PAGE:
Museum für Fotografie
Technologies that produce creative products such as text, musical compositions and images have long been the subject of speculative science fiction narratives. Today they are not only real, but are already in the process of fundamentally changing the field of artistic production. At this art-historical crossroads, the 18th edition of Seen By brings together a total of ten artistic strategies that, although far from being cultural pessimistic, nevertheless critically explore the development of technical creativity and the resulting possibilities from an artistic perspective.
Many artists who grew up thinking that the development of an individual artistic visual language requires many years of studying certain subjects, methods, materials and technology, perceive the rapid advance of AI systems as an existential threat to their professional field. For example, the text-to-image generator DALL-E 2, which can be used online,is already capable of quickly generating aesthetically sophisticated images that, if desired, come surprisingly close to a high-resolution photograph. If anyone with internet access and an original idea can create an attractive image within seconds, is there still a need to pay trained specialists?
Clinging to the tried and true in reaction to a still uncertain future, in which machines will be granted an ever-increasing share of creative responsibility, seems understandable, given the already precarious nature of working in the arts. If the fear of displacement can be overcome, however, the still undefined field offers artists the opportunity to help shape it through exploration and experimentation.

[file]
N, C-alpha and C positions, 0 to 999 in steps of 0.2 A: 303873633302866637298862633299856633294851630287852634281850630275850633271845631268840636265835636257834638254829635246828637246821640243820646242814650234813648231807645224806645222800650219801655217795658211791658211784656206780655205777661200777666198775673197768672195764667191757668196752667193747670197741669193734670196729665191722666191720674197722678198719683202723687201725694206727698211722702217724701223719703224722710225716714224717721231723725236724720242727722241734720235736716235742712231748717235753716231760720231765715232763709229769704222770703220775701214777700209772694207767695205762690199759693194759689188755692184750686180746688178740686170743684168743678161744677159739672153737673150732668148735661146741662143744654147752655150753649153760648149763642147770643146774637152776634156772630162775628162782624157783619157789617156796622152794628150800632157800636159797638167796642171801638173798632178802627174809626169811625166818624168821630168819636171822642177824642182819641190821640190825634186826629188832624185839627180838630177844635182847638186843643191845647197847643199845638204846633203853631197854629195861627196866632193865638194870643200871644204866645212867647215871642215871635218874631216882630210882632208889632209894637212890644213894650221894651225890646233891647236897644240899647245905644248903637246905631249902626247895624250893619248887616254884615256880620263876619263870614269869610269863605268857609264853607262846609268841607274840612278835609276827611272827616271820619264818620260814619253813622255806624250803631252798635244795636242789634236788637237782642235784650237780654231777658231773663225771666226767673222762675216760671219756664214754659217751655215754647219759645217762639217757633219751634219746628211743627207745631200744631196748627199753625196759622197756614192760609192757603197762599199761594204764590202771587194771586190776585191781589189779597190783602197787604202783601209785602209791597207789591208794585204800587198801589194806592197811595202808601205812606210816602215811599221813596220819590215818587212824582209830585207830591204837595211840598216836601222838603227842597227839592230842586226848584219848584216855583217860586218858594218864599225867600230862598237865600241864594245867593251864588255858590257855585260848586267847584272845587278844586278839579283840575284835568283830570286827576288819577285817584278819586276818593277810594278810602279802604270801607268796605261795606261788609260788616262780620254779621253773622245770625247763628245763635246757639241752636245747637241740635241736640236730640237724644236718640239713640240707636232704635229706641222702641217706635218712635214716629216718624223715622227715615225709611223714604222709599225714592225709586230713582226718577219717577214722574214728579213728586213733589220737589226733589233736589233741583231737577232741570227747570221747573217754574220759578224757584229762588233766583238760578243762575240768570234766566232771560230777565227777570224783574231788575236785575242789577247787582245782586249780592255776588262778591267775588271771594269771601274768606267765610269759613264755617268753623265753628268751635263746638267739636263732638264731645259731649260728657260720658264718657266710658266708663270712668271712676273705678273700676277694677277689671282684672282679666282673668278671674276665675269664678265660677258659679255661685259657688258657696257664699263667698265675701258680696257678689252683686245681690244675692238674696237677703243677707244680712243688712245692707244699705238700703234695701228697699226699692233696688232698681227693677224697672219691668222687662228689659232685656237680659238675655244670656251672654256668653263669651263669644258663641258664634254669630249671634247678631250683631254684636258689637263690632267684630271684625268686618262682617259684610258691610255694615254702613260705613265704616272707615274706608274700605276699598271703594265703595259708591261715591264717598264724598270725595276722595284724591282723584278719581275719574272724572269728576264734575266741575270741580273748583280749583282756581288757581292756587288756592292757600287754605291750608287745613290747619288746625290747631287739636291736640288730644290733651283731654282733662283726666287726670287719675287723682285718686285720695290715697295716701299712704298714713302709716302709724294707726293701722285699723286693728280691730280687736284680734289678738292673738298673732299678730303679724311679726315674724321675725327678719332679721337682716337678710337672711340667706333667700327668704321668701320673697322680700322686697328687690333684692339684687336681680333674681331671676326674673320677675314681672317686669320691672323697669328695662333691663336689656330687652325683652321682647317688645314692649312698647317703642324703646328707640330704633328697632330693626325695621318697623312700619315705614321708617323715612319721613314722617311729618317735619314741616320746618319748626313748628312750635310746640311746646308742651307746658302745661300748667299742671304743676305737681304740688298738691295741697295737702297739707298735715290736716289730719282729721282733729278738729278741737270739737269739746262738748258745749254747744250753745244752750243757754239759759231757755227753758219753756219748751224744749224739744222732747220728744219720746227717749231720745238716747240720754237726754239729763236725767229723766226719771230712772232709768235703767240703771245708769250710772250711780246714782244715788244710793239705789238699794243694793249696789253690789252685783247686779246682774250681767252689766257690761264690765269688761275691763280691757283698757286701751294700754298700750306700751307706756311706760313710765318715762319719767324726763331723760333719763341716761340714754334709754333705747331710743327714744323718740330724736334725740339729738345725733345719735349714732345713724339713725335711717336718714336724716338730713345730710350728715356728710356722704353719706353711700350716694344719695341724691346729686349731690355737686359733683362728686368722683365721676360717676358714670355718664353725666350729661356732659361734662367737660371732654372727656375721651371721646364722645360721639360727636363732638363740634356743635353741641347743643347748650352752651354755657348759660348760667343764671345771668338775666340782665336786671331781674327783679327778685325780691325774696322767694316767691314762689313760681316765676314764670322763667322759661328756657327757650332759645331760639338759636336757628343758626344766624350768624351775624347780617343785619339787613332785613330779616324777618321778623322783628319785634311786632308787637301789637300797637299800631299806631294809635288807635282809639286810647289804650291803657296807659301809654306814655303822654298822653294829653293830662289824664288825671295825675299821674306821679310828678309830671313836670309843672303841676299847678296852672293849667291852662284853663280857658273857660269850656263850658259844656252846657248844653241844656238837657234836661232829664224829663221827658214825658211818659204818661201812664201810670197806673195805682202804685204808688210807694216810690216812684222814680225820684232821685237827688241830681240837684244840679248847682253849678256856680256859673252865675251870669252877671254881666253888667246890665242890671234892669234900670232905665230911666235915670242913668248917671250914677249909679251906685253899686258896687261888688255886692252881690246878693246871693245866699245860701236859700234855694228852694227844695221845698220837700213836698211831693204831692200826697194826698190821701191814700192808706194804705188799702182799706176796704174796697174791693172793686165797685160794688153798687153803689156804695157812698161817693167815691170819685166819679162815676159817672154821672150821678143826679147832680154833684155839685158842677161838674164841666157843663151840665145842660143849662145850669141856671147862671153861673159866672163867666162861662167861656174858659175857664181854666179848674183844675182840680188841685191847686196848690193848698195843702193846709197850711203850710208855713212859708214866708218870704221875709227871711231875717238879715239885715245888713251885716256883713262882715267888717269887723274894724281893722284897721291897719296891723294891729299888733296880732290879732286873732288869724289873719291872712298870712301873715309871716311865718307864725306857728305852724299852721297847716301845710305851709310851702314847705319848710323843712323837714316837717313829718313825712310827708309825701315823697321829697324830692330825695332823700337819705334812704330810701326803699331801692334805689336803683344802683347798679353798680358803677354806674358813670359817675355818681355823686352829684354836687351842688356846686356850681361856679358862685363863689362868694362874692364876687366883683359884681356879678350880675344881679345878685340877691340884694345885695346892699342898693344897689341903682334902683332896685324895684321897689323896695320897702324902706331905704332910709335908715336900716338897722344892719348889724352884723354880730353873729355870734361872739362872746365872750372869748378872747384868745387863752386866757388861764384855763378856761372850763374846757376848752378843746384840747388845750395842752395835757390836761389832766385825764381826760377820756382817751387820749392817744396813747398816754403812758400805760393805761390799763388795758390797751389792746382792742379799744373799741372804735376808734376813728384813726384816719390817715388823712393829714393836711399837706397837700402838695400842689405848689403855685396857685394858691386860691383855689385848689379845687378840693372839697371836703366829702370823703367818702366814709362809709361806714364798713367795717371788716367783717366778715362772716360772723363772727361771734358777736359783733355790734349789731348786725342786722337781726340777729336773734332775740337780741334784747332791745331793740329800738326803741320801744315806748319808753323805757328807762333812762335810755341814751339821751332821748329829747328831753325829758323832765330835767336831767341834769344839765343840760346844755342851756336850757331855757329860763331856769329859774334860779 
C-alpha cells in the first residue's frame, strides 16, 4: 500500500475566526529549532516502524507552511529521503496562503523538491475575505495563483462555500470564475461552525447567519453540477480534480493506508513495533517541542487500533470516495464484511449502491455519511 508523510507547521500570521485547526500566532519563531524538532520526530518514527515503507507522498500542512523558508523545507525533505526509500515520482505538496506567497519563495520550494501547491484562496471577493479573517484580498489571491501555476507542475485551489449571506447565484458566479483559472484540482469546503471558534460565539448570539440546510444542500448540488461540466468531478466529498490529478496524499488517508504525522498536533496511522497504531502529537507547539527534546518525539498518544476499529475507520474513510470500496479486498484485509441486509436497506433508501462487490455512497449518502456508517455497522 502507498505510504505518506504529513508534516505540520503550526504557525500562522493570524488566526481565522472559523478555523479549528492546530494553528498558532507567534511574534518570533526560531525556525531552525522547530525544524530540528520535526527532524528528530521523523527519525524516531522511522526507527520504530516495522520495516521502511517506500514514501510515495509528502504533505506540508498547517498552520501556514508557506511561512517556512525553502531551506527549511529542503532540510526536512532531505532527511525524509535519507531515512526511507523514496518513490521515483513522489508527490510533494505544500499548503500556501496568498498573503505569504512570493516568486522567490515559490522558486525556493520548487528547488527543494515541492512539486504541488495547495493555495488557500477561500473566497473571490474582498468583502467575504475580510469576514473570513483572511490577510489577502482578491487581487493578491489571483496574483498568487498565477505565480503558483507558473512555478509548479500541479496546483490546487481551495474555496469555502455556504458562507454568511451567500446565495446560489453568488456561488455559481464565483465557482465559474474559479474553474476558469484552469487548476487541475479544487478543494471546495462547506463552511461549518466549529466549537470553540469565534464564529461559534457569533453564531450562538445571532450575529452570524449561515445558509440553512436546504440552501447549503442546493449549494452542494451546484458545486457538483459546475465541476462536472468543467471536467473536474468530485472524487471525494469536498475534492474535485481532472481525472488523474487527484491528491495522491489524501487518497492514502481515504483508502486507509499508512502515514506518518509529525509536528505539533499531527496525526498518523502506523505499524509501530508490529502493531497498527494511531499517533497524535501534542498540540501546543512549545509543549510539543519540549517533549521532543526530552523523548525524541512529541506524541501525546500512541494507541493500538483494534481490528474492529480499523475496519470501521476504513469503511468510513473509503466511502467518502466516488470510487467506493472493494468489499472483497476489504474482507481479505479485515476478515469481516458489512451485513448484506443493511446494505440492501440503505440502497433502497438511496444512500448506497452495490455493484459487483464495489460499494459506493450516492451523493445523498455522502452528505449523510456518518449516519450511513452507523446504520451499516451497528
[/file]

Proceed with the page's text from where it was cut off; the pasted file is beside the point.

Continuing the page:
The participating artists from six classes at Berlin’s University of the Arts have used a wide range of techniques, from digital printing and video installation to textiles, sculpture and painting. What the majority of these works have in common is that they were created in the course of collaborations between humans and machines. In this process, images, videos, texts and sounds were initially generated with the help of algorithm-based software and the latest AI technology.
After further steps involving viewing, selecting, editing and combining, the artists then integrated the resulting material into their works. A close examination of the exhibited works ultimately lets us anticipate the manifold artistic applications offered by this rapidly developing field. The works explore the intermediate realm of genres and media, ponder landscape, search for new sounds, reflect on the learning process of artificial intelligences, inquire about the limits and dangers of these systems, play with their errors, and take a speculative look into a future influenced by AI.
With works by Felix Ansmann & Kani Lent, Vero Haas, Phina Hansen, Barbaros Kisakol, Lena Kocutar, Paula Oltmann, Joachim Perez, Matthias Planitzer, Ana Tomic and Martin Haug & Moritz Zeisner
The exhibition is curated by Sebastian Peter.
Seen By #18 is part of the "Seen By" exhibition series, a joint project presented at the Museum für Fotografie (Museum of Photography) and organized by the Kunstbibliothek (Art Library), Staatliche Museen zu Berlin and the Berlin University of the Arts (UdK). Its aim is to rethink curatorial and artistic strategies for working with contemporary photography.
A special exhibition of the Kunstbibliothek - Staatliche Museen zu Berlin in cooperation with the Universität der Künste Berlin
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U-Bahn: Kurfürstendamm, Zoologischer Garten
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Prices / Tickets
Admission ticket Museum für Fotografie
12,00 EUR Concessions 6,00
Museum für Fotografie
Annual Ticket from 25,00 EUR